Lyttelton was established as a seaport in the late 1840's. It provides a safe, sheltered, deep water harbour as it lies in the caldera of an extinct volcano. The town's steep streets are a novelty for many Christchurch drivers, who rarely encounter a hill (unless they deliberately drive to the hill suburbs on the edge of the city).
In the early years, Lyttelton provided a transshipment point for cargo bound for Christchurch. Passengers and light cargo would travel over the Bridle Path on foot or horseback. While heavier cargo was shipped in shallow draught coastal vessels back around the coast, across the treacherous Sumner Bar and into the Estuary to Ferrymead or, later, Steam Wharf, just down the Heathcote River from where the Tunnel Road meets Ferry Road.
There are three ways by car from Christchurch into Lyttelton:
Through the Lyttelton Road Tunnel. The Tunnel is probably the best bet if you're unfamiliar with driving on the left and squeamish about steep twisty turns on hills. Although New Zealand roads are pretty good and you do get a great view going over the hills.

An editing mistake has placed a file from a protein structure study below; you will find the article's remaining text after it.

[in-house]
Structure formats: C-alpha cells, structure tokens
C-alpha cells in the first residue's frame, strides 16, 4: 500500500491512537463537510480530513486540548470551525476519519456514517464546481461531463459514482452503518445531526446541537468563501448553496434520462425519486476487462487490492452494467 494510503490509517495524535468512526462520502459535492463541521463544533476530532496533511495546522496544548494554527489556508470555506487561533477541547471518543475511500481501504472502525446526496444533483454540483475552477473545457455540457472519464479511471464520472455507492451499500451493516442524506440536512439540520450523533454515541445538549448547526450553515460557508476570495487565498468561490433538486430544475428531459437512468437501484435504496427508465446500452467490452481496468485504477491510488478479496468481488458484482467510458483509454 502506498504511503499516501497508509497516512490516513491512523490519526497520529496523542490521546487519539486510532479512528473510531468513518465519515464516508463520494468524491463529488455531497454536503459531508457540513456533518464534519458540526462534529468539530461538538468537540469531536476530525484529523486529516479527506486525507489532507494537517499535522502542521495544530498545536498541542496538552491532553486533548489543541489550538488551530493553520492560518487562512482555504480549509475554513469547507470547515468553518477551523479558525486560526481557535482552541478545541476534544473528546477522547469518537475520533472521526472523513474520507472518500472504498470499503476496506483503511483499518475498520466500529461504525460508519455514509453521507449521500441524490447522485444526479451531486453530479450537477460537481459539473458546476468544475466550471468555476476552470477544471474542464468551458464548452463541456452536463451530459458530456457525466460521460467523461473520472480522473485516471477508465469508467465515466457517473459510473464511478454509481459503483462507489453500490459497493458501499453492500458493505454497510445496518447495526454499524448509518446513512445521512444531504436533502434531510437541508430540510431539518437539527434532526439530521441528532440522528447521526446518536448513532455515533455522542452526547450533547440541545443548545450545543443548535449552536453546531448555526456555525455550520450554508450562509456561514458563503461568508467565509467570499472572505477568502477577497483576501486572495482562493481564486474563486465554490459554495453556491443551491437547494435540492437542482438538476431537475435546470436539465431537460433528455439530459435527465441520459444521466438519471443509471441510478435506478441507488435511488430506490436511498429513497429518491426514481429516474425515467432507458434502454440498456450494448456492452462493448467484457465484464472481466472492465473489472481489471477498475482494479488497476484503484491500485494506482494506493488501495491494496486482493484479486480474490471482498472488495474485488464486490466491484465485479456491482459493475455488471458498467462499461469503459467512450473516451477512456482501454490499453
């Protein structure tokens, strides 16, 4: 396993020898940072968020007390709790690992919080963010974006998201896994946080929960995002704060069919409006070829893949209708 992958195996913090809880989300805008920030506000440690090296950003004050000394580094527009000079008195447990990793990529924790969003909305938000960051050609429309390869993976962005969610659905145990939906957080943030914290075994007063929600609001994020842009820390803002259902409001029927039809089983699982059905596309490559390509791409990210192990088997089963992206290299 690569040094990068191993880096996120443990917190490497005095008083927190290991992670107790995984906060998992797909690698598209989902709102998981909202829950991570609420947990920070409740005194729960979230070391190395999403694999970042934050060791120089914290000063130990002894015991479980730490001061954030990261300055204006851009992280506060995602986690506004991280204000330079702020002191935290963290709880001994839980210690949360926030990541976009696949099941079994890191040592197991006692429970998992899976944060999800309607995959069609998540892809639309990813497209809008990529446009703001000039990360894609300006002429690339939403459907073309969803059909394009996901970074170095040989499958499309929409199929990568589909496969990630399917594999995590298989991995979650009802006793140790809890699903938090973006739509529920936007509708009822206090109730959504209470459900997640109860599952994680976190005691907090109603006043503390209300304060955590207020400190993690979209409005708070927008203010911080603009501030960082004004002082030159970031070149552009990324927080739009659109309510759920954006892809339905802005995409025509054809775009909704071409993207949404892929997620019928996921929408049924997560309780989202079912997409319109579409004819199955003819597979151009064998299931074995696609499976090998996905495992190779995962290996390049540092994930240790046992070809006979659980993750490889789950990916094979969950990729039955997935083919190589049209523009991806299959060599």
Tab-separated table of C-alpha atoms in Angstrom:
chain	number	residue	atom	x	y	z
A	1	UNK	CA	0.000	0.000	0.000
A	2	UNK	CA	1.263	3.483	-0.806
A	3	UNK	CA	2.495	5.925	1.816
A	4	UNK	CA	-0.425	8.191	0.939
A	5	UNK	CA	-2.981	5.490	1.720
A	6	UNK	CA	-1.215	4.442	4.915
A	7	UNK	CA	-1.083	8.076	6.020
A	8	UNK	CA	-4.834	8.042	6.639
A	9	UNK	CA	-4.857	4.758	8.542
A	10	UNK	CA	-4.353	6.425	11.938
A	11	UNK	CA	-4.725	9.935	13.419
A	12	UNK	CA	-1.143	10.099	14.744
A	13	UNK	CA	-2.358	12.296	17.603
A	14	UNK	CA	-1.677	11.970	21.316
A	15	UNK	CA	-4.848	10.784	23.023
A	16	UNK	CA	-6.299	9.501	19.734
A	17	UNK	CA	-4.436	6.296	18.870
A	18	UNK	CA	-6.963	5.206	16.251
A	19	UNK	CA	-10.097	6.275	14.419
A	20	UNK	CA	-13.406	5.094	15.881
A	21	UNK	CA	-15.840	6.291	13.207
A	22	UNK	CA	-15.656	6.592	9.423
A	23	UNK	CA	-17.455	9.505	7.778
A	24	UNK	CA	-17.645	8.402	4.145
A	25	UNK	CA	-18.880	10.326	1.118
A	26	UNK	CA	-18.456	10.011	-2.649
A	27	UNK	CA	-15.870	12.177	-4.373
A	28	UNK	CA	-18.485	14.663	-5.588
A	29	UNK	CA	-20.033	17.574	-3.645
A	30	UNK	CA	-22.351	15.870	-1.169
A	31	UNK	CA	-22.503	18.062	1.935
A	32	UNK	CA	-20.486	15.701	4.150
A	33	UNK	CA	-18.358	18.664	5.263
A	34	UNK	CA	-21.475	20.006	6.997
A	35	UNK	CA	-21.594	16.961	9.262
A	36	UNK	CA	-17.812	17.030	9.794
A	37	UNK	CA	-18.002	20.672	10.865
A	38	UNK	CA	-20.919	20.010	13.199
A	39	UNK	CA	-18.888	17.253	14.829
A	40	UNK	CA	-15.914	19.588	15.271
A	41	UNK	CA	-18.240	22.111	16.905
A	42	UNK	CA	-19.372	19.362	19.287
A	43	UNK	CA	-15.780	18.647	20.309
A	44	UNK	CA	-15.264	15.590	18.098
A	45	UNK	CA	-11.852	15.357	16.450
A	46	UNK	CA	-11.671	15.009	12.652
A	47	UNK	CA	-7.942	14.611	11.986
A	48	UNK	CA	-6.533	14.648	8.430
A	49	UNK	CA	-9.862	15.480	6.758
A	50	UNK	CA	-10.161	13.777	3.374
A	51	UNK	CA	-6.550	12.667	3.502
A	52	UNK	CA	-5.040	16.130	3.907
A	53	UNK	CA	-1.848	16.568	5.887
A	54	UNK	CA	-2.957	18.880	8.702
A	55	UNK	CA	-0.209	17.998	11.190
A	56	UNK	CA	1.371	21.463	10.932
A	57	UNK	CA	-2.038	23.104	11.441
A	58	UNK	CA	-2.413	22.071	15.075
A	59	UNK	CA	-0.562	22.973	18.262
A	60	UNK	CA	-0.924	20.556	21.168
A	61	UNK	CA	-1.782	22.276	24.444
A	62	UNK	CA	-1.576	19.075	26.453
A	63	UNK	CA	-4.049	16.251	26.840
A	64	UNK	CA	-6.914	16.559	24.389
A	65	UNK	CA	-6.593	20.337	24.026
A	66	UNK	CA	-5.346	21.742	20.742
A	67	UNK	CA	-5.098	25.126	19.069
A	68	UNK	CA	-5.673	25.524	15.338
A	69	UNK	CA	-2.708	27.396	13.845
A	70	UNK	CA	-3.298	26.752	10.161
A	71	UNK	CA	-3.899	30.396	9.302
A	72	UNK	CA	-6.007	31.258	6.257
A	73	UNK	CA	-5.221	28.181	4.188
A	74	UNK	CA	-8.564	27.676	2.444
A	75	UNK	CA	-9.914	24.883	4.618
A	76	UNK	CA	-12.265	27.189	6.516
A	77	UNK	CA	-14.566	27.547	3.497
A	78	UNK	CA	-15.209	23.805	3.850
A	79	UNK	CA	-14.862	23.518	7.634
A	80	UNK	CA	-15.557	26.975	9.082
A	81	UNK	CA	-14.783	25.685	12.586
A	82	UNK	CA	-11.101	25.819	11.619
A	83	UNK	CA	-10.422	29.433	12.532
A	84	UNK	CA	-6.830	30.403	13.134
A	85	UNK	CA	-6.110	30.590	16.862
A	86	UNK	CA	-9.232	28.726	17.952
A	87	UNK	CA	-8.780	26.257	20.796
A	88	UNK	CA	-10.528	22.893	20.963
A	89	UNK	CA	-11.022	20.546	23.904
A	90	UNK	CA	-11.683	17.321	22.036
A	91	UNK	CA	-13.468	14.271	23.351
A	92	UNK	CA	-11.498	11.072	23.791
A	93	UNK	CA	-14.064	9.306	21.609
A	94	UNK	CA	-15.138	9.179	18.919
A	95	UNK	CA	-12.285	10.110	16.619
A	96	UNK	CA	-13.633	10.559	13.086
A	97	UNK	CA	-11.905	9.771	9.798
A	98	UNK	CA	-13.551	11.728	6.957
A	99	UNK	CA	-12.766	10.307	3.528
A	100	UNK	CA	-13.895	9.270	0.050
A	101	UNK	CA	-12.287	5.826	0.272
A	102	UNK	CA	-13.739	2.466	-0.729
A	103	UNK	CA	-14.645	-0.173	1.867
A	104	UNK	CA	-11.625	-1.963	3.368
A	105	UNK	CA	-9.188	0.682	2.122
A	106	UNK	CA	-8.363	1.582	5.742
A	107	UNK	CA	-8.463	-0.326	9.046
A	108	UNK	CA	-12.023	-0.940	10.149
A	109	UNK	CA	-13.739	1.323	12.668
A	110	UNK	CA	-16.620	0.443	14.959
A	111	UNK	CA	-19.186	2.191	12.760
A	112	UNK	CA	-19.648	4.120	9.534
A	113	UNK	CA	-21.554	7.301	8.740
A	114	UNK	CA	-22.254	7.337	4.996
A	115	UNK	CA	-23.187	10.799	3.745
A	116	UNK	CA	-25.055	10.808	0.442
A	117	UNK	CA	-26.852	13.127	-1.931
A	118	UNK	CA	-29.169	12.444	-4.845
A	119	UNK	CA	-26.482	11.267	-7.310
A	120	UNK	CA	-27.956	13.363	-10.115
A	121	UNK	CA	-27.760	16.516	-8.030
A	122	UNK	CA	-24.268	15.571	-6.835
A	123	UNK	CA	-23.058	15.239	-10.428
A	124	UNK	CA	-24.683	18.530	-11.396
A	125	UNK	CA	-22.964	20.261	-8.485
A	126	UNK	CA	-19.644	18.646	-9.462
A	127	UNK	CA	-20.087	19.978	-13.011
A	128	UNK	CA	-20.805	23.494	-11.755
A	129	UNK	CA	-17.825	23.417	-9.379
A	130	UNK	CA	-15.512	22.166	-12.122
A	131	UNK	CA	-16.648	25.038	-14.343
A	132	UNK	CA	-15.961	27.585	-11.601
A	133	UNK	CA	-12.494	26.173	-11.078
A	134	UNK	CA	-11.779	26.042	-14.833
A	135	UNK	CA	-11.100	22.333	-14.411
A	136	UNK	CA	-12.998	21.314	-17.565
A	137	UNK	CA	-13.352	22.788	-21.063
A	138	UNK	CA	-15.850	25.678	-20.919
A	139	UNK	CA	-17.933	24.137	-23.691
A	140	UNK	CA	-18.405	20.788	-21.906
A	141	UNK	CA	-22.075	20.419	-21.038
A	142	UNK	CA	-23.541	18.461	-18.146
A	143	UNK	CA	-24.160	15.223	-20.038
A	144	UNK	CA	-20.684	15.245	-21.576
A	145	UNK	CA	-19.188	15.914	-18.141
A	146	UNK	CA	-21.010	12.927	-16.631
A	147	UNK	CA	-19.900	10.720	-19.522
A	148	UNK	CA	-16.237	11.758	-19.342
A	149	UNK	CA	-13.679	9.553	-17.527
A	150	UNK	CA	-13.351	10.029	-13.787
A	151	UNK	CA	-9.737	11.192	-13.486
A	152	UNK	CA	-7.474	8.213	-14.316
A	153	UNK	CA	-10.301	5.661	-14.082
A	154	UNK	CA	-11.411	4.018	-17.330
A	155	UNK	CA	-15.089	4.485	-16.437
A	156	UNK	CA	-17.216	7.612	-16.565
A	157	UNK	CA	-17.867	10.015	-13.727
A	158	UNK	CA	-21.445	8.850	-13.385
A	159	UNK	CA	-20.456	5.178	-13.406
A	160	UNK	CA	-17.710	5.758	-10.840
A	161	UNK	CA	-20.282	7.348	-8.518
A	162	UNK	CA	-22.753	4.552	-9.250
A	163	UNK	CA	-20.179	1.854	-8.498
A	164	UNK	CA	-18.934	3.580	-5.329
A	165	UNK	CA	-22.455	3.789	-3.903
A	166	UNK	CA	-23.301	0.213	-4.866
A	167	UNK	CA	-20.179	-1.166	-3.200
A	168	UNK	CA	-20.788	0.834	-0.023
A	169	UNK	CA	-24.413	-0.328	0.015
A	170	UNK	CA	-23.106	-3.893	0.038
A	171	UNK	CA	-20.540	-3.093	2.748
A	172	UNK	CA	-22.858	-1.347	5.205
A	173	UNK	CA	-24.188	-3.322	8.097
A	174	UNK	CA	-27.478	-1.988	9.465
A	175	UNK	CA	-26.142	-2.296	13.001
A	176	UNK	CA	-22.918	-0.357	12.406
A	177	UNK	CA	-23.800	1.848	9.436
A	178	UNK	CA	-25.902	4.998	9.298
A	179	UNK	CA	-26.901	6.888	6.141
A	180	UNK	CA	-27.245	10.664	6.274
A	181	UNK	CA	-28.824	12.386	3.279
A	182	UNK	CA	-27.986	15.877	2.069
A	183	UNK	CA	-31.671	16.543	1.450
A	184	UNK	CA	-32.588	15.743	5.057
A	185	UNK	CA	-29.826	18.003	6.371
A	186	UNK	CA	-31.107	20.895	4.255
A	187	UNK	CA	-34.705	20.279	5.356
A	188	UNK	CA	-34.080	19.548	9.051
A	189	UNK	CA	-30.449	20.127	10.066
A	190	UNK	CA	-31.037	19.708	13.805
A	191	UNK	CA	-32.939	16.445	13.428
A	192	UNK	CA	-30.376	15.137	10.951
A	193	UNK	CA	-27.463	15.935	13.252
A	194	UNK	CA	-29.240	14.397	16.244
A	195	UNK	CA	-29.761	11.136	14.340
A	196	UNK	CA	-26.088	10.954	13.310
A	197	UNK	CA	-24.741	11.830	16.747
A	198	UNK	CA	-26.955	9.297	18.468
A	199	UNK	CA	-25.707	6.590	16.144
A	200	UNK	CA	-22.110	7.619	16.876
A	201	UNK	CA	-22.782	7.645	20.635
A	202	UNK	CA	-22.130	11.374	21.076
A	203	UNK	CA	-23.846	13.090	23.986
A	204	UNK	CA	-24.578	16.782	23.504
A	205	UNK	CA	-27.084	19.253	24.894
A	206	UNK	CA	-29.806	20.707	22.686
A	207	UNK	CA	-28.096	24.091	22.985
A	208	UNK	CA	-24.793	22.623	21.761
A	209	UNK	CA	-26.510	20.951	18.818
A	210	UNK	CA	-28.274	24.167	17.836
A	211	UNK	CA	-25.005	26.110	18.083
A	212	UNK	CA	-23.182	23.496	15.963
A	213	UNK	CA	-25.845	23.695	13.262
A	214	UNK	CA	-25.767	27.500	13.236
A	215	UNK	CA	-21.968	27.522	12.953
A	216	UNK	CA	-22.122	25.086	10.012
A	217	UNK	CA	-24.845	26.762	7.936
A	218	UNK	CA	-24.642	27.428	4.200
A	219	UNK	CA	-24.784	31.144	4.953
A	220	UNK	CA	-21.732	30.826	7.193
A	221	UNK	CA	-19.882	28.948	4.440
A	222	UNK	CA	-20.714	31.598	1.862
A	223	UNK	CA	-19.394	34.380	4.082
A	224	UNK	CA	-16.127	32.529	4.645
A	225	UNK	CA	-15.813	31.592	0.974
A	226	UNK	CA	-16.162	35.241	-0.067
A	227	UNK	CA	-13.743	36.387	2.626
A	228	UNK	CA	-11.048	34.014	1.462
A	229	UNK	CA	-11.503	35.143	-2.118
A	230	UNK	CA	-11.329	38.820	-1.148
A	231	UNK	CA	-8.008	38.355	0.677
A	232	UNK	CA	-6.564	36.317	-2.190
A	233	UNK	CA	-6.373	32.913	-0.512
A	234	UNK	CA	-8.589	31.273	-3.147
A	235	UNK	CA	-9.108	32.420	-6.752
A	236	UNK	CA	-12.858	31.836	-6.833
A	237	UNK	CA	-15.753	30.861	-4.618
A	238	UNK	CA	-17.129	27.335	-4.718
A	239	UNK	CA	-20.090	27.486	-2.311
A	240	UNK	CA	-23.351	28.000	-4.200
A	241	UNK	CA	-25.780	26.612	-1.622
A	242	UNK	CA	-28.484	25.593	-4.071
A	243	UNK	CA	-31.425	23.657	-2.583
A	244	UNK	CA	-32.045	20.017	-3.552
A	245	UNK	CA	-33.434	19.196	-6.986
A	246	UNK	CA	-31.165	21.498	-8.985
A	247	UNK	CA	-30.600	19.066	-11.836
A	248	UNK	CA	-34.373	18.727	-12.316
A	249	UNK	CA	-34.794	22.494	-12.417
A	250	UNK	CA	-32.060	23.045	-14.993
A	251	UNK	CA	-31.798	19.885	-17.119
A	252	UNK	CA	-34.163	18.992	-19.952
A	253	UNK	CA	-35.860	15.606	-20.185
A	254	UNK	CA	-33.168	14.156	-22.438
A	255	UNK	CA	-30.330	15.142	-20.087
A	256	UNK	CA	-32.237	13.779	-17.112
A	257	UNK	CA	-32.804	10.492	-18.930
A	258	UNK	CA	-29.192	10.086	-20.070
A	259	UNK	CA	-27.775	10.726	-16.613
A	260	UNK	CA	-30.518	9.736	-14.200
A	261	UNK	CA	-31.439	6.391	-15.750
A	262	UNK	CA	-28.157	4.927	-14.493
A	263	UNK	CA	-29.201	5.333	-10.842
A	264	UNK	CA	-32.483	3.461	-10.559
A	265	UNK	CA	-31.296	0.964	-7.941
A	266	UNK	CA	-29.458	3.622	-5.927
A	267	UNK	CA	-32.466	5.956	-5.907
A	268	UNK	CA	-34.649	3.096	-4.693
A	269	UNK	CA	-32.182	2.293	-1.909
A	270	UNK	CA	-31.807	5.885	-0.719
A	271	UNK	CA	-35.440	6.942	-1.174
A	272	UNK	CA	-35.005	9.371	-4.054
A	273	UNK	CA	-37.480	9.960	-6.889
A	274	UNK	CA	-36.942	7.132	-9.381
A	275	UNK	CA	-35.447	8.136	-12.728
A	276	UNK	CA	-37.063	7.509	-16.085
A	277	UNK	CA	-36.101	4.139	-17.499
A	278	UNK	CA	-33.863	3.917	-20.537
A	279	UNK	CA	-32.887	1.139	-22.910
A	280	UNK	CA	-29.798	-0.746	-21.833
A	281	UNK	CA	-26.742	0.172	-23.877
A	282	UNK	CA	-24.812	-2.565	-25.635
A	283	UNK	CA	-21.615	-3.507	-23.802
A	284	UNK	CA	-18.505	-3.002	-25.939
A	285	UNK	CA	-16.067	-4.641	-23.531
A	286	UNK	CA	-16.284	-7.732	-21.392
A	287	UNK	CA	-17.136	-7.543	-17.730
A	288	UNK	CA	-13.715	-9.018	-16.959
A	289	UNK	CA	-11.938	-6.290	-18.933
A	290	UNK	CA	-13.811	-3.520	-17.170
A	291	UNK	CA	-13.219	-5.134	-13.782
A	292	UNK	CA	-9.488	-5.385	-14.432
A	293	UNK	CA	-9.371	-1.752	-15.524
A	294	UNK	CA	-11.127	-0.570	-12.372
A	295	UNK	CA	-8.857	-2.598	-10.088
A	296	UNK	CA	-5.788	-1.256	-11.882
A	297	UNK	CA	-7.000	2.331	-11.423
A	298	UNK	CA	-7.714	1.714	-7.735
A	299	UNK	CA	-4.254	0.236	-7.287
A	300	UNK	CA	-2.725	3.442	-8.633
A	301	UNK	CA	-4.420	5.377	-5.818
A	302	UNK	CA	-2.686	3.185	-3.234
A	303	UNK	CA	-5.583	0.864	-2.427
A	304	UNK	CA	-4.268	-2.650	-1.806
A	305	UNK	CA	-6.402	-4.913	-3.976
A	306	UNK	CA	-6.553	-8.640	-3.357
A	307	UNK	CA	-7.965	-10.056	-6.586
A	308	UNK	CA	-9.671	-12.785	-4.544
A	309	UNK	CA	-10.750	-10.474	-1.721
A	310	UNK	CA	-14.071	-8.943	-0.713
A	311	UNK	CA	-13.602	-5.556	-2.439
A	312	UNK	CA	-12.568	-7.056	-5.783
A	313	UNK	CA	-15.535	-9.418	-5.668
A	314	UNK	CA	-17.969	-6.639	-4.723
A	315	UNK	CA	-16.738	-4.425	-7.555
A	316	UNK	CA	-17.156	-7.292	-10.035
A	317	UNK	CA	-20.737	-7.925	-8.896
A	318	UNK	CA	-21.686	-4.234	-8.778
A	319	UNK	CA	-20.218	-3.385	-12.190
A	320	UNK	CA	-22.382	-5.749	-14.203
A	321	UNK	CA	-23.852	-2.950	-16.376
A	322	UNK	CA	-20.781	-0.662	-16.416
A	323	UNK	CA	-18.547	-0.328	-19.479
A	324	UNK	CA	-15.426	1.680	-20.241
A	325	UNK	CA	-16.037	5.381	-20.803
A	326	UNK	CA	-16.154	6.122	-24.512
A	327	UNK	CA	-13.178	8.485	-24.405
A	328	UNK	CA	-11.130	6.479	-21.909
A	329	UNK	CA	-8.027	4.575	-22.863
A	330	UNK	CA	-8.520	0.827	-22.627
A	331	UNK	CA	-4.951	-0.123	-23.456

Over the Port Hills along Dyers Pass Road (past the Sign of the Takahe)
Via Gebbies Pass, though this is a rather indirect route and is probably only a practical alternative if southwest of Christchurch.
Lyttelton Farmers Market is an authentic farmers market in the School grounds every Saturday morning, 10am-1pm. Not necessarily the cheapest food in town, but always fresh, local, and seasonal. Food available ranges from fruit and veggies to bread, coffee, home-baking, farm eggs, local honey and cheeses, preserves and relishes, etc, etc. There is usually some live music and always a lively collection of marketgoers, great people-watching.